Wednesday, April 10, 2013

Dorothy Moore Blues Heart Album Review


This CD review was originally published in the November 23, 2012 edition of Blues Blast Magazine. Be sure to check out the rest of the magazine at

Dorothy Moore – Blues Heart

Self released through Farish Street Records

10 tracks / 42:34

Whenever I get a new CD from a legend of the music industry, before my first listen I always wonder if it will live up to the artist’s previous catalog of work. Maybe it is the pessimistic way of looking at things, but a lot of times it does not work out well – look no further than last year’s Bob Dylan Christmas album. Well, this time Dorothy Moore made things easy on me and I do not have to be such a sourpuss, because Blues Heart, her latest CD, is very good.

Dorothy Moore has quite a musical career since signing with Epic Records and hitting the Billboard Hot 100 in the mid 1960s. She has been in and out of the industry with various record companies, and has recorded in the pop, soul, blues, gospel, and disco genres. As of late she has been recording secular music on Farish Street Records, her own label. It seems she has found her niche with the blues; she has worked with music from solid writers and put out a very nice recording.

Blues Heart is not just a clever name, as this is a smooth blues and soul album. Dorothy laid down the vocals in Nashville, Tennessee and Jackson, Mississippi with the help of Vince Barranco on drums, David Hungate on bass, Clayton Ivey on keyboards and organ, Steve Johnson on guitar, Jim Horn on flute and Harrison Calloway with the synthesizer horns and strings. Oh yes, and Dorothy has taken up the harmonica, so we get to hear a bit of her new talent on this album.

There is no doubt that this is a blues album when the first song is a about a lady whose man steals away with another woman; he even takes all of her money without leaving a note. I guess that would be a few good reasons to be “Coming Down With the Blues.” Dorothy’s voice is soulfully mature and pure honey, and Steve Johnson shows off his guitar skills by expertly playing off of her. You will also hear some heavy synthesizer work on this which carries through much of the album. Electronic music might not be everybody’s cup of tea, but it works well in this context.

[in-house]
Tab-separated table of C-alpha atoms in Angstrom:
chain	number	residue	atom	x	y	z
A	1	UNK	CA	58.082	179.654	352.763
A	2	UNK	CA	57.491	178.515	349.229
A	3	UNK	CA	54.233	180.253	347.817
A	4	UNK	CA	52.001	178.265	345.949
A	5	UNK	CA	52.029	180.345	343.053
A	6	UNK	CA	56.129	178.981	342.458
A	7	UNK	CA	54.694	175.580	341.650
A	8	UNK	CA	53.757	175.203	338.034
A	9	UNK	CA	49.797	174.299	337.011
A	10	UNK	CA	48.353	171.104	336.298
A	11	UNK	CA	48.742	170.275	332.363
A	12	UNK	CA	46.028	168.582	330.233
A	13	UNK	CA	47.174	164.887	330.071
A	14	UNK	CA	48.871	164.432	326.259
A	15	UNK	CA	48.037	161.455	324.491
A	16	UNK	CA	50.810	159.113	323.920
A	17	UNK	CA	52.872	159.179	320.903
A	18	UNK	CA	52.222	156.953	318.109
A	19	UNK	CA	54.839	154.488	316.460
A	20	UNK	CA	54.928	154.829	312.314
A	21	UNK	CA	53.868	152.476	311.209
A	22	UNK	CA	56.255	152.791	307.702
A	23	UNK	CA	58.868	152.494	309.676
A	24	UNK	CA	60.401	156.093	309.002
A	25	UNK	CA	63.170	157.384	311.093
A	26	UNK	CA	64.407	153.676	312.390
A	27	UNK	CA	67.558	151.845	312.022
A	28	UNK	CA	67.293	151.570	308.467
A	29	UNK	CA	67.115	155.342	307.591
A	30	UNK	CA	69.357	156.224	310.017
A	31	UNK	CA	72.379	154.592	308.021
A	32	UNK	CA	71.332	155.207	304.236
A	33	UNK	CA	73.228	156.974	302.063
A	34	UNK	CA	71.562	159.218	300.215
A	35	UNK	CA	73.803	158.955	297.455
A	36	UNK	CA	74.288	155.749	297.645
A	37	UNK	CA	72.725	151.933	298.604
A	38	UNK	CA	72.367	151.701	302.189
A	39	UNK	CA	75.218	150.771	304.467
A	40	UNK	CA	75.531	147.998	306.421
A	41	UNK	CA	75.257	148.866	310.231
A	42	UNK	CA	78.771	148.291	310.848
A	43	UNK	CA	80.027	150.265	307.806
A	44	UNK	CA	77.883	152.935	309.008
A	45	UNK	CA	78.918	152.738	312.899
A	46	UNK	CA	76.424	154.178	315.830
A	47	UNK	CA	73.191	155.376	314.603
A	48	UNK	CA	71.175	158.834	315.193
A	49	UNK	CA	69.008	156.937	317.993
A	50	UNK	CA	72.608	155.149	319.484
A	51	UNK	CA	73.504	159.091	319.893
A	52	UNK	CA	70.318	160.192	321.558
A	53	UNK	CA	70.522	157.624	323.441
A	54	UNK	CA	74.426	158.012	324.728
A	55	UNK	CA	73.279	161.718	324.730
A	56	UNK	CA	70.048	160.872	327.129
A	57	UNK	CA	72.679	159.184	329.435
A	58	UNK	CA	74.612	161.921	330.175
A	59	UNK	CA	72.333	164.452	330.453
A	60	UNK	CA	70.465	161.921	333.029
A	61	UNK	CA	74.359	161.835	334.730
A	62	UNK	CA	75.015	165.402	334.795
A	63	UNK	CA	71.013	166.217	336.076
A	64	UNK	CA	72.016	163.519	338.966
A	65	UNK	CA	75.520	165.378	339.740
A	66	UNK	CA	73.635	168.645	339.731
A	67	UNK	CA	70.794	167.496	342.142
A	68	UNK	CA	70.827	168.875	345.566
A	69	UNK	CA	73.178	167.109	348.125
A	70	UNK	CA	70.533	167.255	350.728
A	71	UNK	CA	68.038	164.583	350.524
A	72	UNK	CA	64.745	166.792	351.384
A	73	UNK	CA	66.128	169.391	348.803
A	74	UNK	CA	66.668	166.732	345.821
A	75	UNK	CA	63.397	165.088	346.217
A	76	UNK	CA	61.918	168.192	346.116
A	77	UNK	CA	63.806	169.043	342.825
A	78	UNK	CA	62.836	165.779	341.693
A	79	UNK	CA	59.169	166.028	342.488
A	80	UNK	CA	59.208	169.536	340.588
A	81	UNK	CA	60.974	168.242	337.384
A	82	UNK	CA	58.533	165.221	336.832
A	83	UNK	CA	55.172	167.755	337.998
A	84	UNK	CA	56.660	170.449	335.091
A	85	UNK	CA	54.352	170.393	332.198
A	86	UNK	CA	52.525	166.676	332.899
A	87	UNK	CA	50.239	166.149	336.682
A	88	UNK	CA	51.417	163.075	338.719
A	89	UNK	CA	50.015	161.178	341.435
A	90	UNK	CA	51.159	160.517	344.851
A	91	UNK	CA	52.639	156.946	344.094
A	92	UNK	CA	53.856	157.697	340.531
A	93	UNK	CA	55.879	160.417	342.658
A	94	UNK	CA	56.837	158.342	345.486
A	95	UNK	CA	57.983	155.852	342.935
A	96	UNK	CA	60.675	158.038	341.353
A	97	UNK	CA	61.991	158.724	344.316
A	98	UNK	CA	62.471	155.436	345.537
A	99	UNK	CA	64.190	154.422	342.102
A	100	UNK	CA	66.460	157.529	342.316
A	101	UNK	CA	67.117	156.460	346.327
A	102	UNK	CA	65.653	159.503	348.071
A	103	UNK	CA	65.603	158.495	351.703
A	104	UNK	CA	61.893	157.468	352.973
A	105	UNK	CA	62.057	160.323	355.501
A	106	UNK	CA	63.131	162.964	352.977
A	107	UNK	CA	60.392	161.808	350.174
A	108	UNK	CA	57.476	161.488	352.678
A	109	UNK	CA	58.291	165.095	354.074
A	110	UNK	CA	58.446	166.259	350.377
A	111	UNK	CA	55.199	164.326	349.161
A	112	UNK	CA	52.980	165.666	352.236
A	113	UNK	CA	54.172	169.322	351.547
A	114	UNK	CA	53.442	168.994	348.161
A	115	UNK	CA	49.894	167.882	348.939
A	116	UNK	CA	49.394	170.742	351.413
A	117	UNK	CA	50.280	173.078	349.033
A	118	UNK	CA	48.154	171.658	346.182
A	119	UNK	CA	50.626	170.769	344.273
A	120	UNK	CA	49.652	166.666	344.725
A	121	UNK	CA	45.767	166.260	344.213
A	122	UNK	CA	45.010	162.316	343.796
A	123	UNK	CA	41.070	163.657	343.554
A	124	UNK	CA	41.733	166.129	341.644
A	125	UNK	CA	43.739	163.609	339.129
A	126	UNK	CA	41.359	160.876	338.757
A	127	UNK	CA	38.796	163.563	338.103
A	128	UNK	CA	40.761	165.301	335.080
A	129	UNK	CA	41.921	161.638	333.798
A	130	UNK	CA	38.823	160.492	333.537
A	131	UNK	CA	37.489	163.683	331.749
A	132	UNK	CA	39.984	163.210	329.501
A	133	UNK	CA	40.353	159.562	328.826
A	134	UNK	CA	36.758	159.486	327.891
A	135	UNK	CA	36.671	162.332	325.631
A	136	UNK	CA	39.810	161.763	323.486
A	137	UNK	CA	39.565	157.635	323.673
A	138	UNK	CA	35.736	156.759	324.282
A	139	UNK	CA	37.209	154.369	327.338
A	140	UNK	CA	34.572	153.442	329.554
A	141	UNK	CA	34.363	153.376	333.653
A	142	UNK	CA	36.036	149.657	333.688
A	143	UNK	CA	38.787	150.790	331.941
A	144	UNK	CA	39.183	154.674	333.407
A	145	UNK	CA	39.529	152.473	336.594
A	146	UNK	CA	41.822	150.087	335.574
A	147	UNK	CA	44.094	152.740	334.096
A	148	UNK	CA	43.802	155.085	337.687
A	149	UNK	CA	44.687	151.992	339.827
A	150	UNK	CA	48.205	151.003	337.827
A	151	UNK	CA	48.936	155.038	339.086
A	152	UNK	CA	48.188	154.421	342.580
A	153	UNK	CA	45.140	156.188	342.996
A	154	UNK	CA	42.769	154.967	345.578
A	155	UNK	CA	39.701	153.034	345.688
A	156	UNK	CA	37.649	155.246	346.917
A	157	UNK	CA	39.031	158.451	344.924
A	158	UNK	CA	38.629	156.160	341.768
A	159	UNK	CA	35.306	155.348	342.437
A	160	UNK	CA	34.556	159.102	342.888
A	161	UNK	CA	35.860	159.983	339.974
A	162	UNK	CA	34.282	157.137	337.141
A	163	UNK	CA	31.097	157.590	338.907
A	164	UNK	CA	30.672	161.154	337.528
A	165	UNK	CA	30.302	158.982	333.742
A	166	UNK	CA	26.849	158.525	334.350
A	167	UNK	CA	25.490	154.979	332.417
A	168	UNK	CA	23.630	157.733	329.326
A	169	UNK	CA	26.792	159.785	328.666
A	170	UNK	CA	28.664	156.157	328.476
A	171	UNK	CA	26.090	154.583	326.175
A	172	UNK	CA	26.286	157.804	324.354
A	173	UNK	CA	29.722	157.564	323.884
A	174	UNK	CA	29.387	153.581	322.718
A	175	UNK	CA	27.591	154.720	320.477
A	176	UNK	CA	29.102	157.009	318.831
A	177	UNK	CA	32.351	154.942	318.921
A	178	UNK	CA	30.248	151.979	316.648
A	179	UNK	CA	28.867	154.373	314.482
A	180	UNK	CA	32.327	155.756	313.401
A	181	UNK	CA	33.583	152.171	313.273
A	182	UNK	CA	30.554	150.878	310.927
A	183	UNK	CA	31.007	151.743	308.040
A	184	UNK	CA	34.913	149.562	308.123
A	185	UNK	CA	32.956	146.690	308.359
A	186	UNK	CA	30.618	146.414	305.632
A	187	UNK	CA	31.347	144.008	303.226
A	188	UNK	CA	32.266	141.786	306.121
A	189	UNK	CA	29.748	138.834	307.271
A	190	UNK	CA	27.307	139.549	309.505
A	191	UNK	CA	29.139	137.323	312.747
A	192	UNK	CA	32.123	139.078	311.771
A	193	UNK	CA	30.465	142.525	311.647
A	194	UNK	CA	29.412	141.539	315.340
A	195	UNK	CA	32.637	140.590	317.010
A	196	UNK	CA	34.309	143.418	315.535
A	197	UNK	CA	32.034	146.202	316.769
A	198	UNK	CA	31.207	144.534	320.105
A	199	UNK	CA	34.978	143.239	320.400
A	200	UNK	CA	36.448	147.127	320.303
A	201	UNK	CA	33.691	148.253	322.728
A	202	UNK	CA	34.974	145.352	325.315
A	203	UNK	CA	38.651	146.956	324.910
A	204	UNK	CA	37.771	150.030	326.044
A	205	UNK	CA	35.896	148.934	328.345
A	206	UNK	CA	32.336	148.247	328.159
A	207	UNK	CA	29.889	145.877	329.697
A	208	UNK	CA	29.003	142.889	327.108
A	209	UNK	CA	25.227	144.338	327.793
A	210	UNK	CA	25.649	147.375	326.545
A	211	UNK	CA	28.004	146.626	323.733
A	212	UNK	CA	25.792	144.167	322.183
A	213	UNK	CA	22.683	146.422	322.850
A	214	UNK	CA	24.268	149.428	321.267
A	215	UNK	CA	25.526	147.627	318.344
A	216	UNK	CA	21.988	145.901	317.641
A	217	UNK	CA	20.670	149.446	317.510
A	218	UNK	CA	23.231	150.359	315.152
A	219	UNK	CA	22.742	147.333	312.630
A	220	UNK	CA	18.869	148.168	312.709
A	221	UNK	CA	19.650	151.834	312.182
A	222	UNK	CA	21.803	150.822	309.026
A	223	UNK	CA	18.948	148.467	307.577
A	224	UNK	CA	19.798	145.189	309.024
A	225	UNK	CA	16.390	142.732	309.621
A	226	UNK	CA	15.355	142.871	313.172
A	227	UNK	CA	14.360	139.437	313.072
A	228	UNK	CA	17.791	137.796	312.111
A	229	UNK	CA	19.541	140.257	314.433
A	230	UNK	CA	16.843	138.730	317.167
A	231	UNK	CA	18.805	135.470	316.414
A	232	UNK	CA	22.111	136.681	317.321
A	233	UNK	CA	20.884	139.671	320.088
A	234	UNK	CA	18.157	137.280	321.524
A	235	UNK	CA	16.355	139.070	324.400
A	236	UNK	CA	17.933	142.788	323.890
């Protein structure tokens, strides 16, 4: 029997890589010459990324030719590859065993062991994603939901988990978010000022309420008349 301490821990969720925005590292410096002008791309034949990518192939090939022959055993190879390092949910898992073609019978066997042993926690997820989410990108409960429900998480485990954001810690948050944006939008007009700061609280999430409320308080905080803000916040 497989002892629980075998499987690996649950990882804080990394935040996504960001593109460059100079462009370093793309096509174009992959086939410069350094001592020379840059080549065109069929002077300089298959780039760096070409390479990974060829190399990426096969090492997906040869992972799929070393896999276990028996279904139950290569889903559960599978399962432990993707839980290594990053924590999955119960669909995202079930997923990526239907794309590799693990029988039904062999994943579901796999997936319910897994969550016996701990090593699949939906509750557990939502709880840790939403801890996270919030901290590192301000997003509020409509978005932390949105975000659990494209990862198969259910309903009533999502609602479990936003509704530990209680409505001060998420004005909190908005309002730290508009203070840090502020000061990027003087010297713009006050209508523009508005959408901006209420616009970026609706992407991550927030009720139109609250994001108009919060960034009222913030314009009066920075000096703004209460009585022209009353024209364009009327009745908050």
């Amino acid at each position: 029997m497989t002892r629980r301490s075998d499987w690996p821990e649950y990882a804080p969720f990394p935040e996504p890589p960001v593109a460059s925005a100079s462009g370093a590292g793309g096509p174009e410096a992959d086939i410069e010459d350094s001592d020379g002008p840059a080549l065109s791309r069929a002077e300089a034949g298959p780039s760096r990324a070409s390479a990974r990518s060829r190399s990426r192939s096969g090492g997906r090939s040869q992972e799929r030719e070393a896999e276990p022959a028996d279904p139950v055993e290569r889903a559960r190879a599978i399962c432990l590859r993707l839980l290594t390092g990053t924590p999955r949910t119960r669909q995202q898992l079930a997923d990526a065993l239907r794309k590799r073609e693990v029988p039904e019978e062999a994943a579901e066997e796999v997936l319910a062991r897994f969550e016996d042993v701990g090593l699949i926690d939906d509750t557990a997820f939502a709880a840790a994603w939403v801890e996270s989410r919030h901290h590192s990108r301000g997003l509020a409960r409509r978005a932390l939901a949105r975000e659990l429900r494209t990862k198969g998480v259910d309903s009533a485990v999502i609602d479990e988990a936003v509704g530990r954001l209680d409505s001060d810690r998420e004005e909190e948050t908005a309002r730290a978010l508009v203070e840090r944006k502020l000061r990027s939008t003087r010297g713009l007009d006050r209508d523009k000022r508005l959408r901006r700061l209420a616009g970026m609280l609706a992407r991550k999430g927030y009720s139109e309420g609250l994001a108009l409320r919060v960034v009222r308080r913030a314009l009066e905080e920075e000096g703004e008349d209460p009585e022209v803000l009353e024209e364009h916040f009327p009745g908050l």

It would not be fair if I did not talk a little about Ms. Moore’s harmonica skills, which she has been working on for the past three years. We hear her harp on the second track, “Let the Healing Begin,” which is a slow blues jam with honky-tonk piano and a fat bass part. It was wise to pick a slow jam for her first recoded harmonica solo, and she did an admirable job on the “Mississippi sax,” as she calls it. This song’s old-school blues vibe contrasts nicely with the next track, “Make Up.” This funky tune is full of phased guitars and hearty organs and synths, and recounts the joys of reconciling after a disagreement – in a sexy way.

“My Time on Earth” is a poignant ballad that grows into a hopeful anthem of love for our fellow man. Dorothy goes into full-on soul mode for this song, which any of us could only hope to have for our epitaph. This sense of hope fades as “When the Hurt Comes Down” comes up next. This is a classic uptempo break-up song, with some very pretty background vocals to contrast with her plaintive wails of sorrow. We also get a dose of Jim Horn’s breathy flute, filling up the song the rest of the way with soul.

There are yet more songs of distrust and betrayal, but there is a fun twist on “Nosey Neighbors,” as she sings about how she is spying on the single lady across the street who is spying on her old man. “And if you work out in the yard, now here she comes, washing on her car.” She does indeed have a nosey neighbor, and her neighbor has a nosey neighbor too!

The closing track for the CD is definitely off the beaten path. Though not as controversial as it was when it came out in 1968, the story and message of Bobbie Gentry’s “Ode to Billie Joe” is unchanged and is still appropriate for today’s audience. This tune is a bit more of a bare-bones production, and Ivey does some nice organ work to fill in the gaps. This final song remind us of how strong Moore’s voice still is, having held up so well over the last 40+ years of studio work.

Dorothy Moore did an admirable job of putting together Blues Heart, and if you are looking for a laid-back blues vibe you will get a kick out of it. I hope she is working on a follow-up, because her experience is so valuable to the blues community, and I think she has a lot more to say to us.


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